Eledhril thought to turn me from Aragorn, and mayhap he has succeeded, he brooded. Ill deeds taint their object, and so perhaps a kiss from Aragorn would taste as ashes in my mouth. Then again, it might not, and Halbarad leaned his head in his hands, cursing his own stupidity and weakness in this affair. For tainted or no, Eledhril's mouth tastes as sweet to me as ever, and I would not now surrender him! Indeed, there was a part of him that would guard against Thorondis's discovery of those bruises not out of fear so much as out of sheer jealousy. They were his marks, his 'ring', the seal that he had laid claim to Eledhril, and he did not wish now to relinquish that claim.
Curse it all, better if it had been five minutes in a corner and a kiss farewell, Halbarad thought, angrily. Better, for if that had been all that Eledhril had been able to give, then it would truly have meant nothing, and that might well have killed desire. For though he might accept such from others in a moment of weakness, pride and memory could not have borne it from Eledhril. But whatever else he might be, Eledhril was more honest than not. "This was not mercy," he had said. Nay, love, it was not, Halbarad thought, and sighed. And still there is Aragorn...
A soft rap on the door just then startled him, for he had expected no one save perhaps his sister and mother, if Narwen's babe were delivered that night. But Dírlas and Marweth would have no need to beg entry to their own home. Uneasily he stared, half hoping that the other would leave, but his unseen guest knocked again, and more insistently. It might be one of the watch, come to tell of some troubling sighting, he reminded himself. Whatever he felt, for the moment he had still duty, and so, setting the pipe down in its holder on the table, he rose to go and answer the summons. However, it was not a guard who stood there in the doorway. A cold, hard knot of dread settled in his stomach, but in the end, it was resignation, not surprise that filled the hollow of his chest.
For Aragorn it was who stood upon the threshold, manifestly unhappy, and there was naught of friendship in the other's eyes or bearing. Tonight, he was the Chieftain of the Dúnedain, Lord of the Angle, Captain of the Rangers, Isildur's Heir, and the authority of the fistful of other titles with which he was invested hung like a mantle about him. There could be but one purpose for his coming. It seems I have not escaped in the end at all, Halbarad thought numbly, and wondered whether Eledhril had survived the revelation. Or was that foolish? Eledhril, after all, was Thorondis's husband, and she would surely wish to keep what was hers. He, on the other hand...
Barely had he made way than Aragorn brushed past him, with a terse "Bar the door" for greeting. At least that gave him an excuse to turn away, a chance to collect himself and Halbarad took it. Settling the beam in its brackets, he stood there, gripping it tightly as in his mind's eye, the line of faces stretched out–all the young men he had taken to task in Aragorn's stead over the years for lesser crimes than this. Tradition had it that a lad should always look his captain in the eye if he would not be a coward or a child, and he had always demanded such of any man facing judgment. Unwilling to add hypocrisy to the list of his failings, Halbarad therefore gathered the shreds of his dignity and turned to face Aragorn.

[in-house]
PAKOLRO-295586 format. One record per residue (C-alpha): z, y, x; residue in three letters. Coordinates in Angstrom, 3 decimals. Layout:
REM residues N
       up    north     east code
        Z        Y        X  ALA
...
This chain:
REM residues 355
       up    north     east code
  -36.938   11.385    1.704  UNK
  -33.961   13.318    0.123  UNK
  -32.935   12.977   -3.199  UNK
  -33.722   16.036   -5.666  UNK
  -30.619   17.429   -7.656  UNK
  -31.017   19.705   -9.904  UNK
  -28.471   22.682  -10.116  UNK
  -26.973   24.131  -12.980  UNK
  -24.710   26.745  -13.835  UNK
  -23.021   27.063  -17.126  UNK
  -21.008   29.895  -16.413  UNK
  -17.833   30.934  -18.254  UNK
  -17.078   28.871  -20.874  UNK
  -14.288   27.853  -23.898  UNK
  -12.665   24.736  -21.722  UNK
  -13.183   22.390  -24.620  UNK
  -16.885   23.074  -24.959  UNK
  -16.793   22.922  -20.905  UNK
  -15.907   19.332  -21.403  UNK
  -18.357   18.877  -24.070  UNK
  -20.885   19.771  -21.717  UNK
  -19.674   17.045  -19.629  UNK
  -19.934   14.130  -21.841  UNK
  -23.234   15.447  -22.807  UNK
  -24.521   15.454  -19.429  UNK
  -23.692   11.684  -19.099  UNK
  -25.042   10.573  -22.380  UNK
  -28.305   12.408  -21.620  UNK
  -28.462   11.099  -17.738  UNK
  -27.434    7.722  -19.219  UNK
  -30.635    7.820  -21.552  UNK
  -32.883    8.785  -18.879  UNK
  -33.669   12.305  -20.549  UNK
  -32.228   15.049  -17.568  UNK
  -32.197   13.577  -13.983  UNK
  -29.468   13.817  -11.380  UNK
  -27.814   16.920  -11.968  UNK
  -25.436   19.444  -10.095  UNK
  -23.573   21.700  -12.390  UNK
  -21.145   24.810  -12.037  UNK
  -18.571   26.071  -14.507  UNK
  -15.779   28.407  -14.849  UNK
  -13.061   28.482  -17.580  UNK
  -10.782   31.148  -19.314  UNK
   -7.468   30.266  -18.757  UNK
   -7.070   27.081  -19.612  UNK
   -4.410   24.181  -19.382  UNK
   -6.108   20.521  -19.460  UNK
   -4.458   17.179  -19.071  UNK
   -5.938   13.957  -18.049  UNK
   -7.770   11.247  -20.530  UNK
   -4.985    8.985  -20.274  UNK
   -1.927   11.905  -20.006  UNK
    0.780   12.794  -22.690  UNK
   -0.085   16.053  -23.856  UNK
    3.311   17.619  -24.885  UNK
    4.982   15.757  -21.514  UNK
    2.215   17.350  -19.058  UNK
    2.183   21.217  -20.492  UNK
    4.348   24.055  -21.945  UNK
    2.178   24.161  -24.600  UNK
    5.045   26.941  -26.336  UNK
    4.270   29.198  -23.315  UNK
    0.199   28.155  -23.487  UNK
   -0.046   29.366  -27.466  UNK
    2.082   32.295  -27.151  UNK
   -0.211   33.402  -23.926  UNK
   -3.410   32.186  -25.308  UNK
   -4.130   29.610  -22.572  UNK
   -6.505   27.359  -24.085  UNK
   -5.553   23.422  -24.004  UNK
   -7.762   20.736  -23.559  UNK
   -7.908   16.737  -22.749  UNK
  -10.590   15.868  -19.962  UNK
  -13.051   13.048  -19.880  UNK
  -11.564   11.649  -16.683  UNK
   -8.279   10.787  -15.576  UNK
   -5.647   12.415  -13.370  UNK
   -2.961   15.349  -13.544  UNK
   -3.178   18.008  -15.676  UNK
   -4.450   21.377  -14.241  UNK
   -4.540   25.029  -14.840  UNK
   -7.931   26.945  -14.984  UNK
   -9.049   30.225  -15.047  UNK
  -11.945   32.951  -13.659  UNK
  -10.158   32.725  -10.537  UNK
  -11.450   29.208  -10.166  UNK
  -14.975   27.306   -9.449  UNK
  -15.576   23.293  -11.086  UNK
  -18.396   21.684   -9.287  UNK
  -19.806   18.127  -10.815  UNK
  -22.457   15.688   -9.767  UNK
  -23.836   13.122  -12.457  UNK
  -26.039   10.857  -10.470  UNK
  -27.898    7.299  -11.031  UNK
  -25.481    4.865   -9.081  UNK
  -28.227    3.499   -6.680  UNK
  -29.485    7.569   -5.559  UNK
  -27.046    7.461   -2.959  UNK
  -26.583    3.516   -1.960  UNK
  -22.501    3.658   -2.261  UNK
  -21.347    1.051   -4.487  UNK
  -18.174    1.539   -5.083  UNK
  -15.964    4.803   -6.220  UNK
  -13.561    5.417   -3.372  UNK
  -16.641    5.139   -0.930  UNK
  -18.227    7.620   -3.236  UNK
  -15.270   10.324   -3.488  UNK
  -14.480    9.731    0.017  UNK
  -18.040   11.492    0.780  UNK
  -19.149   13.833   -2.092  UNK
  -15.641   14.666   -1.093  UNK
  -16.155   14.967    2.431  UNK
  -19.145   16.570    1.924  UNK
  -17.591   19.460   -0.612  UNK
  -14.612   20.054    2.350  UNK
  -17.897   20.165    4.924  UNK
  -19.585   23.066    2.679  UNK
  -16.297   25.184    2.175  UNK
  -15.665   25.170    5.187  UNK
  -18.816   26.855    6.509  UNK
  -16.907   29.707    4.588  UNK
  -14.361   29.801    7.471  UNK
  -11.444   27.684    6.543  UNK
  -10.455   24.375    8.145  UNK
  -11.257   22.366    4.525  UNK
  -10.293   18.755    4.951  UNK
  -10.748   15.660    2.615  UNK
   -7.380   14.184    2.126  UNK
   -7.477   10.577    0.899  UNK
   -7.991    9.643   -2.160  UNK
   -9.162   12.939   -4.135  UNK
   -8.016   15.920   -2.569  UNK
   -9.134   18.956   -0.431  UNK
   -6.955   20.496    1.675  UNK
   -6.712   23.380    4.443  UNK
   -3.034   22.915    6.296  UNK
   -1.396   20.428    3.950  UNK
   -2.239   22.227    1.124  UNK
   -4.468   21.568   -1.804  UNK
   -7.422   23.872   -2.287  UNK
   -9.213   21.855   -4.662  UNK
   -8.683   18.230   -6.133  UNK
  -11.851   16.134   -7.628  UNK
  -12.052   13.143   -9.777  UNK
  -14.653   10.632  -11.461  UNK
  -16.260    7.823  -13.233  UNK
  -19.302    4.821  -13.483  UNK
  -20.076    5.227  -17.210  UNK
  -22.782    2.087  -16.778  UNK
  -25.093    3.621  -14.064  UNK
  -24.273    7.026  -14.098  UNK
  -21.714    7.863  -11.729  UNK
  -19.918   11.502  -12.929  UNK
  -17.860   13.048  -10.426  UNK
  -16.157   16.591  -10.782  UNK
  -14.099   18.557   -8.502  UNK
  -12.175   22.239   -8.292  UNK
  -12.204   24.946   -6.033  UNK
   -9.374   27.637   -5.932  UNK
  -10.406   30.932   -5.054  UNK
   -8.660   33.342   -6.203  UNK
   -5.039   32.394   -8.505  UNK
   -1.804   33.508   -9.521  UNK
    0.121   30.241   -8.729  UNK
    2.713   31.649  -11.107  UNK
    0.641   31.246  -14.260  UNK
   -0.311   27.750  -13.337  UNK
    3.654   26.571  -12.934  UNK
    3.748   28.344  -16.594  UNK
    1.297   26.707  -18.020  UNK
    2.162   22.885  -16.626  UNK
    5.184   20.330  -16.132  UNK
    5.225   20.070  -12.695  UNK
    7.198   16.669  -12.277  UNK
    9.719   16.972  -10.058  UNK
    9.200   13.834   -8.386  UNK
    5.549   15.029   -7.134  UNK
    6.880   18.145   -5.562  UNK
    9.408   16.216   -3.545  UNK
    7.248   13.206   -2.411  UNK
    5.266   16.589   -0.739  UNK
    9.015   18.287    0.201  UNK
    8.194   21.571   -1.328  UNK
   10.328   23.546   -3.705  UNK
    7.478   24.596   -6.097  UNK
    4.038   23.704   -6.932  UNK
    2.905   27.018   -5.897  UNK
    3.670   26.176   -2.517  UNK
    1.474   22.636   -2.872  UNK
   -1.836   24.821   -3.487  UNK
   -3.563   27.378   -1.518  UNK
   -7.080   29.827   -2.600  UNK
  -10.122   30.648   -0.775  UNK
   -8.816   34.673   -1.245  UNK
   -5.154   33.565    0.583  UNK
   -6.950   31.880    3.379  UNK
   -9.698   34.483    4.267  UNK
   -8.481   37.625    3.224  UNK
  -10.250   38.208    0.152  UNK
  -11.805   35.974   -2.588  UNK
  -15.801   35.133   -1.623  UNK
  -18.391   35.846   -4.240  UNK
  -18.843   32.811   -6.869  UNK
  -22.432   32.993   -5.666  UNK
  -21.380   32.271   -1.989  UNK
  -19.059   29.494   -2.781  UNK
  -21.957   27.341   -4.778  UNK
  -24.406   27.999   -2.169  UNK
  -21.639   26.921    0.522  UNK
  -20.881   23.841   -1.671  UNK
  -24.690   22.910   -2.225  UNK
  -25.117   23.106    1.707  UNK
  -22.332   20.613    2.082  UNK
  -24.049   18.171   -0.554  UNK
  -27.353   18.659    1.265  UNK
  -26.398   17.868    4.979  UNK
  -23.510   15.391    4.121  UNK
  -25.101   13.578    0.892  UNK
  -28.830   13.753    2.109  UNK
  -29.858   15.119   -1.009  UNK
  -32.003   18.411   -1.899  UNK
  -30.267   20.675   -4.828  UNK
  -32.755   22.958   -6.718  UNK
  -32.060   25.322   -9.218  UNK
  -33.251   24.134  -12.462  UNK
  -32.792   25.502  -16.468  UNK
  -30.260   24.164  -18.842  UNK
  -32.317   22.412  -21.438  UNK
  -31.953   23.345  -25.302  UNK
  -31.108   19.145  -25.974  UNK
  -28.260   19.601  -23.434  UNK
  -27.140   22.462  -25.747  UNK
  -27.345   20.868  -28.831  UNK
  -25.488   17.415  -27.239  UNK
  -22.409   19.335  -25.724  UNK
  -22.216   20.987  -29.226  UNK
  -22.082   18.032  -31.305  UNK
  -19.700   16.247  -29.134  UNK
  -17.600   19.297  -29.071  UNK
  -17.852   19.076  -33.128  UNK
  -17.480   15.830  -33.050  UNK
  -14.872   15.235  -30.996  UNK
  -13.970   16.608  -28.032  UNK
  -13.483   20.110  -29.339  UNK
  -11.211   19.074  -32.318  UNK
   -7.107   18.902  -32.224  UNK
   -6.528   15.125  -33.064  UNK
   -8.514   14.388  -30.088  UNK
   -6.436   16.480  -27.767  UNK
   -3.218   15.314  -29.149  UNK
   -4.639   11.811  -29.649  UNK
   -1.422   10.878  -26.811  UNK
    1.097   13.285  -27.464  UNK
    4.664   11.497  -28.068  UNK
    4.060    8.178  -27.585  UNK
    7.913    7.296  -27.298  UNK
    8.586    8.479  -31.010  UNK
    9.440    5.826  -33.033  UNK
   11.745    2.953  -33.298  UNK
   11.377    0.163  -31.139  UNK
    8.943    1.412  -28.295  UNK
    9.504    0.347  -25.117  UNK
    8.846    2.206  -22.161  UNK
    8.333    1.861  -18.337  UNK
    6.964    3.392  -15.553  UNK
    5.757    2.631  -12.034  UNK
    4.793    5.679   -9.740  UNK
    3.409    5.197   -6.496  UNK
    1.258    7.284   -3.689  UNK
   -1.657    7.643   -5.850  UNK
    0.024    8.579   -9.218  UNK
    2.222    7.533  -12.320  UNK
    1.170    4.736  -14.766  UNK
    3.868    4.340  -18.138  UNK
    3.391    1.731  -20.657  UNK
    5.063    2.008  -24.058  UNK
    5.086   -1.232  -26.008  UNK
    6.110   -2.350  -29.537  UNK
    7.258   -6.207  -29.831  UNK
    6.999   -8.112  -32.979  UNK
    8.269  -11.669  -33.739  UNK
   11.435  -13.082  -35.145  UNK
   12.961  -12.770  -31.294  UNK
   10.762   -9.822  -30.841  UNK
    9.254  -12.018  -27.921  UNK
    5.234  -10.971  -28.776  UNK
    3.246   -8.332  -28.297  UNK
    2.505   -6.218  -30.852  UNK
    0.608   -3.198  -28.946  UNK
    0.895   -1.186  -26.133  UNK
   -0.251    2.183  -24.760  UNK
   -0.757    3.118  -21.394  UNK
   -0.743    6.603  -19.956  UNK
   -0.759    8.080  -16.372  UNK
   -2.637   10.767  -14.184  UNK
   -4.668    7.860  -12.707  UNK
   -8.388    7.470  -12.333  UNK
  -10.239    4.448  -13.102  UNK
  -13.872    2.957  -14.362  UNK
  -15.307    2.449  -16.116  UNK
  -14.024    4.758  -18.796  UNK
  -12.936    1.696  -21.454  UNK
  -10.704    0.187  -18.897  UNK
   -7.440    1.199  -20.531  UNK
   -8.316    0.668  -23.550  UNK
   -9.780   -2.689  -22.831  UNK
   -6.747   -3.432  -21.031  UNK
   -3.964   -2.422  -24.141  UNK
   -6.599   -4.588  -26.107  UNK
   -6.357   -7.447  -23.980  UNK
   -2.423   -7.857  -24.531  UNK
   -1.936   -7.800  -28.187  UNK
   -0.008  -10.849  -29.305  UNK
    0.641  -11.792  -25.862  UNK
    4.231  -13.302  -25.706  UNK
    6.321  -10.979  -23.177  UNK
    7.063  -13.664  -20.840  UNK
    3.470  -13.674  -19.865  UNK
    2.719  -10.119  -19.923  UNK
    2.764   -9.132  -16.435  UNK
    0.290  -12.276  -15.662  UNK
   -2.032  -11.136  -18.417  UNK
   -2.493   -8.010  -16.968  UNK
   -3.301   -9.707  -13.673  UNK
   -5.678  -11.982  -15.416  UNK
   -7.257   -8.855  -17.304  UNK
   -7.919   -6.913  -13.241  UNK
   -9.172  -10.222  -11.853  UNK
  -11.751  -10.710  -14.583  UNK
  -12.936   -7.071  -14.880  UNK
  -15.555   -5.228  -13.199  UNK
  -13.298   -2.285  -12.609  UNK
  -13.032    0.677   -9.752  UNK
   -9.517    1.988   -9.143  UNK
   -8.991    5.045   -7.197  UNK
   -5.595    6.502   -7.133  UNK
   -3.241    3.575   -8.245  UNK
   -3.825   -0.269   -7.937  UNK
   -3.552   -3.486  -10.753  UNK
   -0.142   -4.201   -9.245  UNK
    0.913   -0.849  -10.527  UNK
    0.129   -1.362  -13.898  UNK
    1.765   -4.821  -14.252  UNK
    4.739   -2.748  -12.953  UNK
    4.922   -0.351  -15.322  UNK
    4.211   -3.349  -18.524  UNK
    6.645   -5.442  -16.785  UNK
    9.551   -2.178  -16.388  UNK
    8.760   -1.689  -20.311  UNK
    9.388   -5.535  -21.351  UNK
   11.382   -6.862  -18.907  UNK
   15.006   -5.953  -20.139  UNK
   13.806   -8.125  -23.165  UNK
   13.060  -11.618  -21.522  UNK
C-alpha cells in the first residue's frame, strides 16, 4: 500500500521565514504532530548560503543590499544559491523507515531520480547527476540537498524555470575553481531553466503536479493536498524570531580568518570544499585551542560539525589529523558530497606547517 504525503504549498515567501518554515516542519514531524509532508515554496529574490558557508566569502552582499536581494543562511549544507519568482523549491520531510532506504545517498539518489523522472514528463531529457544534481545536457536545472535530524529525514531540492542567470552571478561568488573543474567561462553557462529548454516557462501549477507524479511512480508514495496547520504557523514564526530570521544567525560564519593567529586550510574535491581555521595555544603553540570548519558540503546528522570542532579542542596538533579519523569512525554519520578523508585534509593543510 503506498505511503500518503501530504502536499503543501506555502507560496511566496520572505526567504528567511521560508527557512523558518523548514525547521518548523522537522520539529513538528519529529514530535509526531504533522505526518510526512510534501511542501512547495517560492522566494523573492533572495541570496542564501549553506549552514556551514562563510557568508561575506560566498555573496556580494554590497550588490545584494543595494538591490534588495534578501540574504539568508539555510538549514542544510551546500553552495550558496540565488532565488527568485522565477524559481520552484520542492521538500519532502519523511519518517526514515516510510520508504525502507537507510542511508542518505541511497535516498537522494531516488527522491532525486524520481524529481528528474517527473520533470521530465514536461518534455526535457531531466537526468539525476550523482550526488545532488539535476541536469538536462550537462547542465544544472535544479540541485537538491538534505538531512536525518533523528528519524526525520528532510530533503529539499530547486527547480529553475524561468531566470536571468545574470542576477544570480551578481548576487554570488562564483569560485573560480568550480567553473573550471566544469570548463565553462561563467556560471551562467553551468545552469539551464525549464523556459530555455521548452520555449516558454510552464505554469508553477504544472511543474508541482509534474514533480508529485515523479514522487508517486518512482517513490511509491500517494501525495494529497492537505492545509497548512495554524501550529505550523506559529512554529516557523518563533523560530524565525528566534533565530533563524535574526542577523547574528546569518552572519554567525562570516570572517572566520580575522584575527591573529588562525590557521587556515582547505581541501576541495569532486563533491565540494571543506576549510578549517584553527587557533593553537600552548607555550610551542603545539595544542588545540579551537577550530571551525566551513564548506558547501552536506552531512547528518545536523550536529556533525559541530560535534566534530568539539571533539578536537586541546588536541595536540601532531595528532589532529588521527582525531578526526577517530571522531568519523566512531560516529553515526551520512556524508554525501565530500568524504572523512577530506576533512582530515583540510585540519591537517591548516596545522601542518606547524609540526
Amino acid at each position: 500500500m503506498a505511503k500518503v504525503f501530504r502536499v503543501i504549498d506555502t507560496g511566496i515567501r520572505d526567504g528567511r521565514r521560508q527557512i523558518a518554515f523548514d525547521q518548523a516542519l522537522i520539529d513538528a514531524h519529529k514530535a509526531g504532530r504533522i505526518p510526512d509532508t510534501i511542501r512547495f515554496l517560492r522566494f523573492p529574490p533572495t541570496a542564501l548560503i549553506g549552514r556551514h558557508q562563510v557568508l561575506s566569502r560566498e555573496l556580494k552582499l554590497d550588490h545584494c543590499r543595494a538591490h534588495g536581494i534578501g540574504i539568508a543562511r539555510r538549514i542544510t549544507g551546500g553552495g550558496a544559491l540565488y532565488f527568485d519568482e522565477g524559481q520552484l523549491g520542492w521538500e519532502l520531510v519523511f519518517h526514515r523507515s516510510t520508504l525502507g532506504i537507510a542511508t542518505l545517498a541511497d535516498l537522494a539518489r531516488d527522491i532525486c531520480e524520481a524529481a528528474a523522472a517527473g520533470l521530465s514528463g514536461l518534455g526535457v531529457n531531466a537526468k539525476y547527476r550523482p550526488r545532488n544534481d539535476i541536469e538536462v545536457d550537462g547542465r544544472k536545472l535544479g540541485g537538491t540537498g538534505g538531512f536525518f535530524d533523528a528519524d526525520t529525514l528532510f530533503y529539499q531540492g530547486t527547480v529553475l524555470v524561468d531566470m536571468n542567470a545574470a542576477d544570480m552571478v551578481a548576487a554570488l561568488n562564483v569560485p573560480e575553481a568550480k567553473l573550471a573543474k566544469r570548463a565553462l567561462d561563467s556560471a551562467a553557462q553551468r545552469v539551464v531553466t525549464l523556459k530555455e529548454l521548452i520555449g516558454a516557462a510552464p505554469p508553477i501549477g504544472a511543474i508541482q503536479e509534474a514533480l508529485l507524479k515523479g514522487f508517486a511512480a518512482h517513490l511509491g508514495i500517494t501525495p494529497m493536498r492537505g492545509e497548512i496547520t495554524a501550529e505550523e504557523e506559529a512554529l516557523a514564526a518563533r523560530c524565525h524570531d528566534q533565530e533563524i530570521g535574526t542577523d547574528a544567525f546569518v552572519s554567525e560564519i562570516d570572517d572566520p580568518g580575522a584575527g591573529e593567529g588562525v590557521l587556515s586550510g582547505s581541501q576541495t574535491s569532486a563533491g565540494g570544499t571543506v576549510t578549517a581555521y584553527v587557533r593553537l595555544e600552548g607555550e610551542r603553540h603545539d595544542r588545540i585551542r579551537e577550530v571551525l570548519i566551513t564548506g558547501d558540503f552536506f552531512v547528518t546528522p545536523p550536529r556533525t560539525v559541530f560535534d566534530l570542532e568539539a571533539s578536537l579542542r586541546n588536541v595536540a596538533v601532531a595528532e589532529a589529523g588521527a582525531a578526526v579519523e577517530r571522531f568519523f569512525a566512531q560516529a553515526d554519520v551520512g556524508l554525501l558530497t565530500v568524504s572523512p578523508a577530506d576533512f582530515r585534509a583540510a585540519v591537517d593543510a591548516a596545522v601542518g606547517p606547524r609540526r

Aragorn, however, stood staring into the fire laid in the hearth, arms folded across his chest, seeming quite unconcerned with any effort on Halbarad's part at propriety. That cut, and Halbarad winced inwardly as, without so much as glancing at him, Aragorn ordered sharply, "Approach."
When he had done so, Aragorn at last turned and looked him coolly up and down, yet still without meeting Halbarad's eyes. The knot in his stomach became nausea, and Halbarad swallowed hard against it. Have I fallen so far in his esteem? To which conscience sneered: Need you ask? Of course he had; he could scarcely fall further, short of murder or betrayal. Of course Aragorn would be disgusted by him, would not wish to dignify him with even the respect one owed from one man to another, captain to erring commander–after all, even the newest starred Ranger knew not to lay a hand on one married, and especially never to accept a touch from such a one if there were aught to suggest affection in it.
Aragorn clasped his hands behind his back then, as he stepped in uncomfortably close, making Halbarad's skin crawl. "I will not repeat all that I have heard tonight of you and Eledhril, nor do I wish to hear your excuse for betraying a woman who has been as your sister for nearly as many years as we have known each other," he said, in a clipped tone of voice, and Halbarad cringed inwardly. "I do wish an answer, however, lieutenant. I wish to know how it is that I chose so unwisely when I trusted you to keep discipline here and elsewhere in my stead, for clearly you will not even master yourself. Can you explain that singular failure of judgment to me?"